The Interim Final Rule, scheduled for publication in the Federal Register this morning, essentially sets the cost for Navistar should its heavy heavy-duty engines not comply with NOx standards set in 2010. In a concurrent move, EPA is proposing another rule that would set non-conformance penalties for medium heavy-duty engines, as well.
Navistar has been using NOx credits it earned in earlier years to certify its engines, but it may be running out of those credits, the agency said.
"Based on its current credit balance and projected sales for this service class, we do not expect this manufacturer to have sufficient credits to cover its entire model year 2012 production," the agency said.
Most engine manufacturers are using selective catalytic reduction to meet the standards, but Navistar has opted for an alternative approach, using exhaust gas recirculation.
In today's rule, EPA says: "We believe it is a reasonable possibility that this manufacturer may not be able to comply for technological reasons with respect to the 2010 NOx standards for heavy heavy-duty diesel engines in the 2012 and 2013 model years."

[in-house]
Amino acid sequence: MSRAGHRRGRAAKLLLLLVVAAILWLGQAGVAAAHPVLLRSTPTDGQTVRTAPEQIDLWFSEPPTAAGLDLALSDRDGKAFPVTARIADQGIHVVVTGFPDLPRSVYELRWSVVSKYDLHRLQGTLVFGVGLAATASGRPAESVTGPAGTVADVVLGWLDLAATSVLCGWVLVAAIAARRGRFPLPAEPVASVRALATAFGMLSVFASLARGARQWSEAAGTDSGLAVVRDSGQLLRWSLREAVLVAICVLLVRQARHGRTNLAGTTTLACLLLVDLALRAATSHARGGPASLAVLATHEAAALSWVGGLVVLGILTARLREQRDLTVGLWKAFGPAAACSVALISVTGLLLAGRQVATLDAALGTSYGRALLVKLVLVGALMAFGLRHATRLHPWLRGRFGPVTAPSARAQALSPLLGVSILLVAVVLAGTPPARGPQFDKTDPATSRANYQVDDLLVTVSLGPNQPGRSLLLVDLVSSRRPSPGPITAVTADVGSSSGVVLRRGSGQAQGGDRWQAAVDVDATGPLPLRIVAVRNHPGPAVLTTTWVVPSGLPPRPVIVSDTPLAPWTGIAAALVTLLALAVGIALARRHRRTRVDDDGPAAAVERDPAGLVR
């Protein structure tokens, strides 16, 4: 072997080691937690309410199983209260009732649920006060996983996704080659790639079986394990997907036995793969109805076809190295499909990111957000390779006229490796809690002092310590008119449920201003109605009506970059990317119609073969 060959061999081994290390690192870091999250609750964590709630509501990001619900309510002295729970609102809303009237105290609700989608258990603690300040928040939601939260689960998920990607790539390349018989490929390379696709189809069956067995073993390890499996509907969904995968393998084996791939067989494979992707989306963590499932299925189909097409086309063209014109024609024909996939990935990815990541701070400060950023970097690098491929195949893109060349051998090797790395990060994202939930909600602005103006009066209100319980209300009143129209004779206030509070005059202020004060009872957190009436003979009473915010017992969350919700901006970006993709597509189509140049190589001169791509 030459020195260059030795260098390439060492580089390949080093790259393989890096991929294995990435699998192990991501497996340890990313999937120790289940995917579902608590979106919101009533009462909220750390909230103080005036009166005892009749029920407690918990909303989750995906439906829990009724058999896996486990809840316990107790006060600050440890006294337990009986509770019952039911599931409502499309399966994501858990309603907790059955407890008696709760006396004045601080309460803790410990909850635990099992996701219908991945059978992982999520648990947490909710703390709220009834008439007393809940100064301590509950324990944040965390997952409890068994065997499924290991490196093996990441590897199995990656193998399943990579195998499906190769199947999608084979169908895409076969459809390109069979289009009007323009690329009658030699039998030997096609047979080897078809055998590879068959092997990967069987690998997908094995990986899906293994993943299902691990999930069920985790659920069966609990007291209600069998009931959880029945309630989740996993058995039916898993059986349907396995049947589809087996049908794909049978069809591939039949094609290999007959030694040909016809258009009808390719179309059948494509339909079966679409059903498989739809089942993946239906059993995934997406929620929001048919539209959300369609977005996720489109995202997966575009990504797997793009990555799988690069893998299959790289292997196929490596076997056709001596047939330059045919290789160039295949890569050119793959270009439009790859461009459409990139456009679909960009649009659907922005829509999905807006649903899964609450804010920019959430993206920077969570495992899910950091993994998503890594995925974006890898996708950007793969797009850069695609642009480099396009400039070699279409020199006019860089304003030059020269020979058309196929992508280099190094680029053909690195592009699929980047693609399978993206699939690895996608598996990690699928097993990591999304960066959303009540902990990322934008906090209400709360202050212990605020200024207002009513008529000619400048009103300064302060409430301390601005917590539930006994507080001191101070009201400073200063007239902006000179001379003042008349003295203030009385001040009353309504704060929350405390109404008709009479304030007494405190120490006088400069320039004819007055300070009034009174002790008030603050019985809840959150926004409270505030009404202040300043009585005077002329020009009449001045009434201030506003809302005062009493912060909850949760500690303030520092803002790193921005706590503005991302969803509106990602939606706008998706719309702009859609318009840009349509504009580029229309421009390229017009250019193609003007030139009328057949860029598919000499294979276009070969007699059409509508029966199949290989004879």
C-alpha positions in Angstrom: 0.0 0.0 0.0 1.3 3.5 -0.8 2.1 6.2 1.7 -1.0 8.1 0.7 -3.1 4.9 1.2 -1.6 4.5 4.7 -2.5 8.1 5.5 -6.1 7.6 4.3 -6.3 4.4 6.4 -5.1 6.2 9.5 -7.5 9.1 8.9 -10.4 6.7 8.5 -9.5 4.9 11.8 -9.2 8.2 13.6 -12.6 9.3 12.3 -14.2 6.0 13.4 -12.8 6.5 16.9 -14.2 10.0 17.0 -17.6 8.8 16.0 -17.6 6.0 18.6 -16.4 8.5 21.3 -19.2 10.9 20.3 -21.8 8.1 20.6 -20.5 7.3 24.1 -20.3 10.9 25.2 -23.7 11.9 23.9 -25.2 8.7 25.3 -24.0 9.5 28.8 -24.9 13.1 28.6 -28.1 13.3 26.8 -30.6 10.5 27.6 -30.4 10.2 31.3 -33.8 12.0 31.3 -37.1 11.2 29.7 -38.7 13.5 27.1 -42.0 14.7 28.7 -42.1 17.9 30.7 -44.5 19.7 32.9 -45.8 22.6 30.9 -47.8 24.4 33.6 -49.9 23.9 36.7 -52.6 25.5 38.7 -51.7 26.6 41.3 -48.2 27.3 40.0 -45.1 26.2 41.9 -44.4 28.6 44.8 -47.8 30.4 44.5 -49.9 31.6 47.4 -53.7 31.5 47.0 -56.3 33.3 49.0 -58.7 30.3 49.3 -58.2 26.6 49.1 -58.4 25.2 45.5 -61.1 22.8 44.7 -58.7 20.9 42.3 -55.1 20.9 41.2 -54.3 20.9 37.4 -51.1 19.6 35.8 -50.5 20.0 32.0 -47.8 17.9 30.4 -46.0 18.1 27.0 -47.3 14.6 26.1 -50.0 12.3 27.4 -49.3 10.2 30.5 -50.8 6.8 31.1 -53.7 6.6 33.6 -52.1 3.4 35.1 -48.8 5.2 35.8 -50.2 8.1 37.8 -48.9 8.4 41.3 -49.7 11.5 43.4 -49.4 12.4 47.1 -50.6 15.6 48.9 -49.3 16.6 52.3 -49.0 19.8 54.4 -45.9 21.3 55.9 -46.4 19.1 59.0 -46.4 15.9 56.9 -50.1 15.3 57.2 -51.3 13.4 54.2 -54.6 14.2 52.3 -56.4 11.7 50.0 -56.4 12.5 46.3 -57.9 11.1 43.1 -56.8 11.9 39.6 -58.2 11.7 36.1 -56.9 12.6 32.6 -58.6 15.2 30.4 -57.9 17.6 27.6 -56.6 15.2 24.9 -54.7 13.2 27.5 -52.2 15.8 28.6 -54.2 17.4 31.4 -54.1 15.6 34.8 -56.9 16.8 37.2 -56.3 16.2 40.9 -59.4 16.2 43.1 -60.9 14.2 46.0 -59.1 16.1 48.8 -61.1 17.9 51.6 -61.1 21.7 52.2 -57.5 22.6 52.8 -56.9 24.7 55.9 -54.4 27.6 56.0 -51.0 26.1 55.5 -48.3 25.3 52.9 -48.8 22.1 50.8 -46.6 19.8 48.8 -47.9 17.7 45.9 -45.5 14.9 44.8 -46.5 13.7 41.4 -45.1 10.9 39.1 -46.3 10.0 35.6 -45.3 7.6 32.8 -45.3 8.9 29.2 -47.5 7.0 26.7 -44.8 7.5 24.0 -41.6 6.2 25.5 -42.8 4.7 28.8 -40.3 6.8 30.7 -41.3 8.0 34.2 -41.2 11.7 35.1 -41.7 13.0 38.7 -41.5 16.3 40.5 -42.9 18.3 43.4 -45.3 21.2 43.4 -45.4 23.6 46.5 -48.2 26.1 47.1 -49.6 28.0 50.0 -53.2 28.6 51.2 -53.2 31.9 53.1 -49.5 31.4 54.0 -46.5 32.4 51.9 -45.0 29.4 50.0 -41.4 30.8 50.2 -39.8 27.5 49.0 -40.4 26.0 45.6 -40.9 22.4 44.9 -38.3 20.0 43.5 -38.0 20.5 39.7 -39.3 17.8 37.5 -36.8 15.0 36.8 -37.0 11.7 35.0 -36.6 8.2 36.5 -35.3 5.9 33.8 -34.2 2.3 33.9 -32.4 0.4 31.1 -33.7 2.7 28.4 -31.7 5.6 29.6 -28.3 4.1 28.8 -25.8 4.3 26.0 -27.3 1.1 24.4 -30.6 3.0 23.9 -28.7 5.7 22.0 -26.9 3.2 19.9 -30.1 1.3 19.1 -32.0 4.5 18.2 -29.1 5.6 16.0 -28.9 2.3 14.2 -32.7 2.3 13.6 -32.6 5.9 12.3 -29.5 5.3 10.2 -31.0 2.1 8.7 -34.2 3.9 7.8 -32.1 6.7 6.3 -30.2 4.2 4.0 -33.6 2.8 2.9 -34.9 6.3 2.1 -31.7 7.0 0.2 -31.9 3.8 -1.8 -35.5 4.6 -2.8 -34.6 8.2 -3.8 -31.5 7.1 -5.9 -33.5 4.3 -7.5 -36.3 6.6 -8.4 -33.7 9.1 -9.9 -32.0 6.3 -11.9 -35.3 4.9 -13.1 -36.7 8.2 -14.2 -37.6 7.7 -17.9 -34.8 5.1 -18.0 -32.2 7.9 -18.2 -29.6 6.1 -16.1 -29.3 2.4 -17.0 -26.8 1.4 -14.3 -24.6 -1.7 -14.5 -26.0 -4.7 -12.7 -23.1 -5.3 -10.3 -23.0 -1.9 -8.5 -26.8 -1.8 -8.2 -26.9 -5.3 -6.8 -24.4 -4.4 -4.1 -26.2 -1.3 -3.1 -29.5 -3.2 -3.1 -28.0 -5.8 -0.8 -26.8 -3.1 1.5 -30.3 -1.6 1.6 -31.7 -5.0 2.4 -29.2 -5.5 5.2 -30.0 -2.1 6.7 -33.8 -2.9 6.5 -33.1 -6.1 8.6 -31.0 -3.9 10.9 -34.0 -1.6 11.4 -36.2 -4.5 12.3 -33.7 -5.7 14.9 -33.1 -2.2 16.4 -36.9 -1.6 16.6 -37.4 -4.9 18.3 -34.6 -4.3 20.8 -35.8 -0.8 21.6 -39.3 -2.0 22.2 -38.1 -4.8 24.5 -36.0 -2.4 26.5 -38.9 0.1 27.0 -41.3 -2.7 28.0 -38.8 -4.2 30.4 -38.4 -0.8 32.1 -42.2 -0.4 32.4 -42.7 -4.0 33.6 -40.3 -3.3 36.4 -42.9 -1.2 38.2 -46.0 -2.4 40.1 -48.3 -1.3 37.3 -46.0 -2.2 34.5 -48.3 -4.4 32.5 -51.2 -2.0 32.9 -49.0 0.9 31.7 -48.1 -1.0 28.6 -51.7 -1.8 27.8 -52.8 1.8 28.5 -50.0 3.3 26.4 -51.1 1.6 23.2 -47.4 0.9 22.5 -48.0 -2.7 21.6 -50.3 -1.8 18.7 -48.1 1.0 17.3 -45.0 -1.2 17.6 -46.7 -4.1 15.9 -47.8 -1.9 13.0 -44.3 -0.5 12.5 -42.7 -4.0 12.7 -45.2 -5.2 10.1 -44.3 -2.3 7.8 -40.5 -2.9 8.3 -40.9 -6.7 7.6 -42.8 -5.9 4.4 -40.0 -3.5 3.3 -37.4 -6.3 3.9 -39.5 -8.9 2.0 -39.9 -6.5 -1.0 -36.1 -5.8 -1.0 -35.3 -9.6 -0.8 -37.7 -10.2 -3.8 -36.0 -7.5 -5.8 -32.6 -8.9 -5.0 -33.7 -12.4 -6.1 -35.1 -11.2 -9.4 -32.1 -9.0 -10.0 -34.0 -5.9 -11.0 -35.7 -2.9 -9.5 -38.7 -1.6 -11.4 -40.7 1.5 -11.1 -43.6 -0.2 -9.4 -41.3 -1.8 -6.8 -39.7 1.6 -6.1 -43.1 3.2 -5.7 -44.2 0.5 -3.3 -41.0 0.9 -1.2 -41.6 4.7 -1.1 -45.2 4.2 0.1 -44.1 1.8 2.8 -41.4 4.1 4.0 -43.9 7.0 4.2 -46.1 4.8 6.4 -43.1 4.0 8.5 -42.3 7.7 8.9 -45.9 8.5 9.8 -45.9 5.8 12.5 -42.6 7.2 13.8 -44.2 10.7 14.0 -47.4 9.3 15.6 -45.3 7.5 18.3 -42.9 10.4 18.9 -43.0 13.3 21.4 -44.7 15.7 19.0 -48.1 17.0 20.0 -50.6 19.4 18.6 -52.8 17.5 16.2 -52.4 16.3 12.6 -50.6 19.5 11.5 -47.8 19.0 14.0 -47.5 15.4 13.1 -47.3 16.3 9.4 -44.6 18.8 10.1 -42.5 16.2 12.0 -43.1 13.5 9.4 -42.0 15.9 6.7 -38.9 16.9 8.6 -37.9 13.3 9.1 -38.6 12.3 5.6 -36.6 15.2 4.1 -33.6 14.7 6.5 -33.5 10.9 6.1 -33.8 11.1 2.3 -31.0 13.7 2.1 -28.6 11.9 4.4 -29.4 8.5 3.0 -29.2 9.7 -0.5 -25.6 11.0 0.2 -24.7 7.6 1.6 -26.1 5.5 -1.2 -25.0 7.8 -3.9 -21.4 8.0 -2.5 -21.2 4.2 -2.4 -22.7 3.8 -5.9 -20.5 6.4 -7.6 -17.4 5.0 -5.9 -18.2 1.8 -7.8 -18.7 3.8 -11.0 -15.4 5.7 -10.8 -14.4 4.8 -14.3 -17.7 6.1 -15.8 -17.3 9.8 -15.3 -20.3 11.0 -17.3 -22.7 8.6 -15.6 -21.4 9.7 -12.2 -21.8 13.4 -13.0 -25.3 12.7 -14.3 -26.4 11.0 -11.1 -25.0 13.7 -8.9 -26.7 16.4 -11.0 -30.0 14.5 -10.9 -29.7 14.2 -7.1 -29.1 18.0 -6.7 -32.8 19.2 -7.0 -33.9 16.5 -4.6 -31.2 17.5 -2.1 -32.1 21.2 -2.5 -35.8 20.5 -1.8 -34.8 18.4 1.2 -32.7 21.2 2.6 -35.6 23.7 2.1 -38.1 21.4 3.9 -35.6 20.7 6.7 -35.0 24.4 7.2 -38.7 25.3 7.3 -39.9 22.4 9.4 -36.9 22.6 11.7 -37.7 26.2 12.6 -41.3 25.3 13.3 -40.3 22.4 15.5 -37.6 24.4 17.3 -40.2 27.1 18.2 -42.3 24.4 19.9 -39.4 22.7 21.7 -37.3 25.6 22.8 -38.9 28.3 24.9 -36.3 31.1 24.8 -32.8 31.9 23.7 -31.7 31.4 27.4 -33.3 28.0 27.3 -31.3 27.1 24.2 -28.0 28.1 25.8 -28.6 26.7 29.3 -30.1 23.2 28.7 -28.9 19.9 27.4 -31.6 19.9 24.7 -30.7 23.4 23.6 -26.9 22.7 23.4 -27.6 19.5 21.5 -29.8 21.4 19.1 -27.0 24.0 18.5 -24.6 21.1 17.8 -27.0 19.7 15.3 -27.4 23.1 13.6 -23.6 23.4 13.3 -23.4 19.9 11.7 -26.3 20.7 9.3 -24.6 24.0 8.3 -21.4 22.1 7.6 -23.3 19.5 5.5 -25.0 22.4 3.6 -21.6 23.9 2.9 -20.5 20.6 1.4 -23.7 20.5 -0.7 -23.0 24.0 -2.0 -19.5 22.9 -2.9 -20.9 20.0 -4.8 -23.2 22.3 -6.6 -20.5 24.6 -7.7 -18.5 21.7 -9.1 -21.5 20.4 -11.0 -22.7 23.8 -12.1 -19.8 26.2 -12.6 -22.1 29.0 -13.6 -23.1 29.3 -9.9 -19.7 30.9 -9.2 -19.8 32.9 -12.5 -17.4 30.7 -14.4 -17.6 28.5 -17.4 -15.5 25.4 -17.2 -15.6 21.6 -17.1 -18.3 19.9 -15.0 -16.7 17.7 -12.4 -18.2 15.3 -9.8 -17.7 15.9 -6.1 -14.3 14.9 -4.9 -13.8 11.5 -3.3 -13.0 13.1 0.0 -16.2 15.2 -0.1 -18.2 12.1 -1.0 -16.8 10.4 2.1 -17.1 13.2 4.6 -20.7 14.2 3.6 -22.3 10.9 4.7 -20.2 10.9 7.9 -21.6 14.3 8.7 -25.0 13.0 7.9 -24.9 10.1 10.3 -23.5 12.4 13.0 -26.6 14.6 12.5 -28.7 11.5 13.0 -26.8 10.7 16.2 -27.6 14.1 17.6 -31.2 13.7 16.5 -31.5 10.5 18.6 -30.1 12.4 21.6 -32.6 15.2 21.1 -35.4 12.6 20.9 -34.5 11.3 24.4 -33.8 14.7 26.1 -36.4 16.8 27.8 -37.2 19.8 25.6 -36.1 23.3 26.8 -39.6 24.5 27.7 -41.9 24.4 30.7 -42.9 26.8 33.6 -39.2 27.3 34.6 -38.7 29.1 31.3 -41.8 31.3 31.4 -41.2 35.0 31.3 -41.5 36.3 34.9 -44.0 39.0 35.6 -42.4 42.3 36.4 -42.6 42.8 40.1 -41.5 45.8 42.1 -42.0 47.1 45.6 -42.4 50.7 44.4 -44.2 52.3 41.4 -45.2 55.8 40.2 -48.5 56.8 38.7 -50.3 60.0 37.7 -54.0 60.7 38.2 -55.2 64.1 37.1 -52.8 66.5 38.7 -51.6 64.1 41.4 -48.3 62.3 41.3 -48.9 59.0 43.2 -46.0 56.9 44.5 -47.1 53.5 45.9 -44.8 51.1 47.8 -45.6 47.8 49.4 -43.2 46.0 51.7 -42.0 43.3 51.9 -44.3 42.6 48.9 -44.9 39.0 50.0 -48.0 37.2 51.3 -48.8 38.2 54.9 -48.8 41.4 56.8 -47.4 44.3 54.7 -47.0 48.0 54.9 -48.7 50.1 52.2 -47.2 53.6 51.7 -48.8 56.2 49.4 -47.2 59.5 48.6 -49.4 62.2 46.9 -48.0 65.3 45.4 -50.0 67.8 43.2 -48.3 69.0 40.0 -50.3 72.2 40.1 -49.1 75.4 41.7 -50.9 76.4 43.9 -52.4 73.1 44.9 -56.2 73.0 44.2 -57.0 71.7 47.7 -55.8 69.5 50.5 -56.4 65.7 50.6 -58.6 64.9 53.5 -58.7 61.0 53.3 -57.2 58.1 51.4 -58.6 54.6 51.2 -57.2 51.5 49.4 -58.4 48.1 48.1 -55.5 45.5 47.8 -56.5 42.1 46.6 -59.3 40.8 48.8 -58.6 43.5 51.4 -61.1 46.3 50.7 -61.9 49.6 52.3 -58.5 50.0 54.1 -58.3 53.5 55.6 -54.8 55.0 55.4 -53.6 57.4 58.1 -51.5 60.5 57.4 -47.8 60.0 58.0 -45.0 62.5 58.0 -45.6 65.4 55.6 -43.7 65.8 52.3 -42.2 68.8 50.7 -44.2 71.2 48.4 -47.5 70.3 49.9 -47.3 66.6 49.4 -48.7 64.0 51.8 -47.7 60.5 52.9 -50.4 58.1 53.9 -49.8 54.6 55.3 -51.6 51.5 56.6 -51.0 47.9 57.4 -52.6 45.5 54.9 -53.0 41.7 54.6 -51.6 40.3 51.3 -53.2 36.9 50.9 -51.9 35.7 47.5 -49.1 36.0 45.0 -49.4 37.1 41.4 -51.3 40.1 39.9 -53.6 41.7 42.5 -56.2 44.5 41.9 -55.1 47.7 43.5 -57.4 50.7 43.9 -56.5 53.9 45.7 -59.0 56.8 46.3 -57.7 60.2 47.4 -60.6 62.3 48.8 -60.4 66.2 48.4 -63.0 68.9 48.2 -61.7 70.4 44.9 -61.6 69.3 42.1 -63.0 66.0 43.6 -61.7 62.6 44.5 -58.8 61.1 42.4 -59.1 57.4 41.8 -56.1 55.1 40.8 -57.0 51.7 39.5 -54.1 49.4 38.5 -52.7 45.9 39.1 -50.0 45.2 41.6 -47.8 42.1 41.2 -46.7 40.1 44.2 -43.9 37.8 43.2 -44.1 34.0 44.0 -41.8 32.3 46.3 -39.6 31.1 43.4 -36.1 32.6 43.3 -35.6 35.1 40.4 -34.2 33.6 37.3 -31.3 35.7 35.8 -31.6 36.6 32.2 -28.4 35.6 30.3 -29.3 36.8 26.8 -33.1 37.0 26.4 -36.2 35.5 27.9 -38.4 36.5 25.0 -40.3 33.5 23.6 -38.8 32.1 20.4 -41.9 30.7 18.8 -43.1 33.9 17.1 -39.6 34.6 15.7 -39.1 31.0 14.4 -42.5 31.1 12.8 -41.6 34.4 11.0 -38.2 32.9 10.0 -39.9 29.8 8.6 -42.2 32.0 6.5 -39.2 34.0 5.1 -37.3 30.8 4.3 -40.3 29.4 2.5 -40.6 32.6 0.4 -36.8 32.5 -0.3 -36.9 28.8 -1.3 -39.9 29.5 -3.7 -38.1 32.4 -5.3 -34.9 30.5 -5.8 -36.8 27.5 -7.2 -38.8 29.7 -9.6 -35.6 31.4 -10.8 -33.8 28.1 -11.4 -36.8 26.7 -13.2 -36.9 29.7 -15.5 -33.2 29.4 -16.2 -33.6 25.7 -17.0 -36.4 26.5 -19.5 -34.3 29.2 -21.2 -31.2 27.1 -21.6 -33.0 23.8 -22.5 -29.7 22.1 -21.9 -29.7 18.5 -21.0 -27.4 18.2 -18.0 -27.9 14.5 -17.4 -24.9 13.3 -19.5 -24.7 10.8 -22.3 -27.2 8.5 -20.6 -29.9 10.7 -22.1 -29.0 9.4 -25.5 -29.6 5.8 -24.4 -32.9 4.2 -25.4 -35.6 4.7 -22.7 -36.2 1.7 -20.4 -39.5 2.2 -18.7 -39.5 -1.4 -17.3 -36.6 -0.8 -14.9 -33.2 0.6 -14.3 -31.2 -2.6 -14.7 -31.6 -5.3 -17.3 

Navistar says it will soon seek certification for an engine that uses EGR to meet the NOx limit of 0.2 grams per horsepower-hour.
"Navistar remains confident in its EGR strategy and we will be submitting a 0.2 engine to EPA for certification very soon," said Navistar communications director Karen Denning. "Once certified, Navistar will be the only company to achieve 0.2 certification without the use of SCR."
For heavy heavy-duty engines, EPA is setting a sliding penalty scale starting at no penalty for 0.20 g/hp-hr of NOx and increasing to $1,900 for 0.50 g/hp-hr.
In the proposed rule covering medium heavy-duty engines, the scale rises to just under $700 per engine for 0.50 g/hp-hr.